The actions of SA’s eight large milk buying and dairy processing companies, namely Clover Industries Limited, SA, Parmalat, Ladismith Cheese, Woodlands Dairy, Lancewood, Nestlé SA, and Milkwood Dairy, have been further questioned after the companies were ordered to appear before the Competition Tribunal on charges of engaging in anti-competitive practices. “The Commission initiated an investigation into anti-competitive behaviour in the milk industry in February 2005. Its investigation found evidence of price fixing for raw and retail milk; and that trading conditions were manipulated in these markets”, the organisation said in a statement, referring to the accused companies as members of a “milk cartel”.
The accused companies that responded to questions by Farmer’s Weekly on the issue maintain their innocence, adding they always operate in the best interests of their producers and consumers.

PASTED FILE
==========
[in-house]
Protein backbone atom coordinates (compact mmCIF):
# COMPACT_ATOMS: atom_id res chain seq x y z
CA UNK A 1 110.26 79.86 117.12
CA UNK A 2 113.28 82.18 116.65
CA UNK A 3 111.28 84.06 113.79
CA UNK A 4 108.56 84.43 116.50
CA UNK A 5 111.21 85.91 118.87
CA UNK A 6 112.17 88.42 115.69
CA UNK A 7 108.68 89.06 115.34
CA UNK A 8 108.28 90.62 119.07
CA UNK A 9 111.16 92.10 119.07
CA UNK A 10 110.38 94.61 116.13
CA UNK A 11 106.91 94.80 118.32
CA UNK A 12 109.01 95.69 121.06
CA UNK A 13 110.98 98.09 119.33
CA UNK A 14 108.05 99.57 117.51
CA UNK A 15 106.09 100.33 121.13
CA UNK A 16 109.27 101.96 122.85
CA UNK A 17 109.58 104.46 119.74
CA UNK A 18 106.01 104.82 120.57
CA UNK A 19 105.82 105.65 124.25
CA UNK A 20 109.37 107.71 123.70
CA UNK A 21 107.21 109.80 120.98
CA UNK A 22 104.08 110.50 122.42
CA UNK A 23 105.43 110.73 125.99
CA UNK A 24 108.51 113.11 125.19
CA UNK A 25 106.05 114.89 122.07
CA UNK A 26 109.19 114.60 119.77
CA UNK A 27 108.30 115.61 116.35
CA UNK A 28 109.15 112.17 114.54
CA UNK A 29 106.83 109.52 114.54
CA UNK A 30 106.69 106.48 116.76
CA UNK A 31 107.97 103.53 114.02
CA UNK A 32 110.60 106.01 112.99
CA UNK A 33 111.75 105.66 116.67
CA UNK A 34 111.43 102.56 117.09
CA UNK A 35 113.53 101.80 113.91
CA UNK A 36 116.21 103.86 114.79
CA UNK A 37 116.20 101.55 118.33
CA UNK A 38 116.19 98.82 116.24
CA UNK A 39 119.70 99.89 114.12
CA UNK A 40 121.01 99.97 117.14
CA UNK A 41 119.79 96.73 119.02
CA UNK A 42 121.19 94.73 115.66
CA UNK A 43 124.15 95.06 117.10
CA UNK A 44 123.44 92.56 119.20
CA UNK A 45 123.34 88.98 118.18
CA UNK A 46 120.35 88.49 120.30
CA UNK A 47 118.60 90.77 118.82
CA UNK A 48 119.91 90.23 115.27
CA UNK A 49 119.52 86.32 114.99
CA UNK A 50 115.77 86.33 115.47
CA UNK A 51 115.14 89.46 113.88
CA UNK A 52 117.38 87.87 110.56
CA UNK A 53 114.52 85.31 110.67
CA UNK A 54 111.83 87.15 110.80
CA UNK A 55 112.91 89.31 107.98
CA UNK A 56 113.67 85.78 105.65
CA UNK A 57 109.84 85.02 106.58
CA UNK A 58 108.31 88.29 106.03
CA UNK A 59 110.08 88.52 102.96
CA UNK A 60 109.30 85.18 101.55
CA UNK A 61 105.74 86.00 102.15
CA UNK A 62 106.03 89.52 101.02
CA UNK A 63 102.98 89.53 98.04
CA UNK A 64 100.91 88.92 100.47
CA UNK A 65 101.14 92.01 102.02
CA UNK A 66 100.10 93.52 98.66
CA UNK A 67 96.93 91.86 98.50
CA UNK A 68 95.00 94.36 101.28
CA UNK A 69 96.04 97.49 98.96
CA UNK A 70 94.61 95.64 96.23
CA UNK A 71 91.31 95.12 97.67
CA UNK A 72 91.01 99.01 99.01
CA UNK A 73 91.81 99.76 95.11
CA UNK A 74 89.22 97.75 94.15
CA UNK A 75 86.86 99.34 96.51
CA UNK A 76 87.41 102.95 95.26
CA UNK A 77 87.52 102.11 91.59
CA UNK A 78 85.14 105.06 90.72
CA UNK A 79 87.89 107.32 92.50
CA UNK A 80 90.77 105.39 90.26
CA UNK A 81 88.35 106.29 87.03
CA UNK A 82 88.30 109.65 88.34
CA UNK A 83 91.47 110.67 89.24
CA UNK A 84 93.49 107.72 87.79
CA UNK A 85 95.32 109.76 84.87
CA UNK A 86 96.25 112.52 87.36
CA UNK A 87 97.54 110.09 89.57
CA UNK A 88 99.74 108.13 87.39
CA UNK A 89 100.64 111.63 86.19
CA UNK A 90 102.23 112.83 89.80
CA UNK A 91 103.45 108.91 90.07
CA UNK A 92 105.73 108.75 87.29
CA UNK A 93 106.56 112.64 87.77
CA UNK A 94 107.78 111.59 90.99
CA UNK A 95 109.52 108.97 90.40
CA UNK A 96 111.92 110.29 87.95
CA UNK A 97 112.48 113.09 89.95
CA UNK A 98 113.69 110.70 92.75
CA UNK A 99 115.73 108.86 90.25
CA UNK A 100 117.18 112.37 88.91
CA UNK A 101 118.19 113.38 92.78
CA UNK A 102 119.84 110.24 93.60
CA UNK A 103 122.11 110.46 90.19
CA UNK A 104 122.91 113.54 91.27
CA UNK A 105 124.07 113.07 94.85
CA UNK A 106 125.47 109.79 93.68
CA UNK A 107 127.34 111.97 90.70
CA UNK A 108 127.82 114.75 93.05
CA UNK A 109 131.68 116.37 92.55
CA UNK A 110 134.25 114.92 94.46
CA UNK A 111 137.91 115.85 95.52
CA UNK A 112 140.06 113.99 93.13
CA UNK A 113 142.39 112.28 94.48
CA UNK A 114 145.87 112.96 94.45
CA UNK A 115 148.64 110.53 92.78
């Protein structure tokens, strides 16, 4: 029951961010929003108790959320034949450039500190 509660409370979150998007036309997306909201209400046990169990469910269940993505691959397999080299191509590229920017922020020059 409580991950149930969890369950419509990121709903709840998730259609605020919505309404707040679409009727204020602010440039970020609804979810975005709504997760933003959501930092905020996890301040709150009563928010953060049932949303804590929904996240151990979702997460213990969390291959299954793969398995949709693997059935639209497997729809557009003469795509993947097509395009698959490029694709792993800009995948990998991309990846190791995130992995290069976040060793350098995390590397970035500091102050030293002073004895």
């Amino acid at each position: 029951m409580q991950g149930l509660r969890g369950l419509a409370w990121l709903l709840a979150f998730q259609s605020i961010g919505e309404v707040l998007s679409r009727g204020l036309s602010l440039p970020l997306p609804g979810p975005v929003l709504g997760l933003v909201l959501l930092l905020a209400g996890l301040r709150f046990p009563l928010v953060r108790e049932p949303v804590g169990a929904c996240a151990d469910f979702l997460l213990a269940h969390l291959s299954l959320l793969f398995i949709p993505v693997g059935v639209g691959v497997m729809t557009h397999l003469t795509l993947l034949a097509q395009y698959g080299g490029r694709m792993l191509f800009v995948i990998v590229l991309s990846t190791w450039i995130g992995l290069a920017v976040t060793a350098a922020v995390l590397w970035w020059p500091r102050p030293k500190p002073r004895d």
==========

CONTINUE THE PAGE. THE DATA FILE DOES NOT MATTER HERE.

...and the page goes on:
Unfortunately, fears exist among producers that successful prosecutions in the “milk cartel” case could backfire for producers. “We welcome the efforts of the Competition Commission to try and stop cartels forming within the dairy industry. However, the MPO is afraid the fines that the Competition Tribunal may give to the guilty milk buyers will end up being indirectly paid by the farmers,” explains Dawie Maree, an agricultural economist at the MPO.
Maree says the financial strength of SA’s milk producers has been under pressure for the past five years due to stagnant milk prices paid to them, while input costs have been increasing. Spells of very wet weather followed by drought conditions have also adversely affected milk producers. As a result, many smaller and less efficient milk producers have left the industry and the local milk supply has decreased.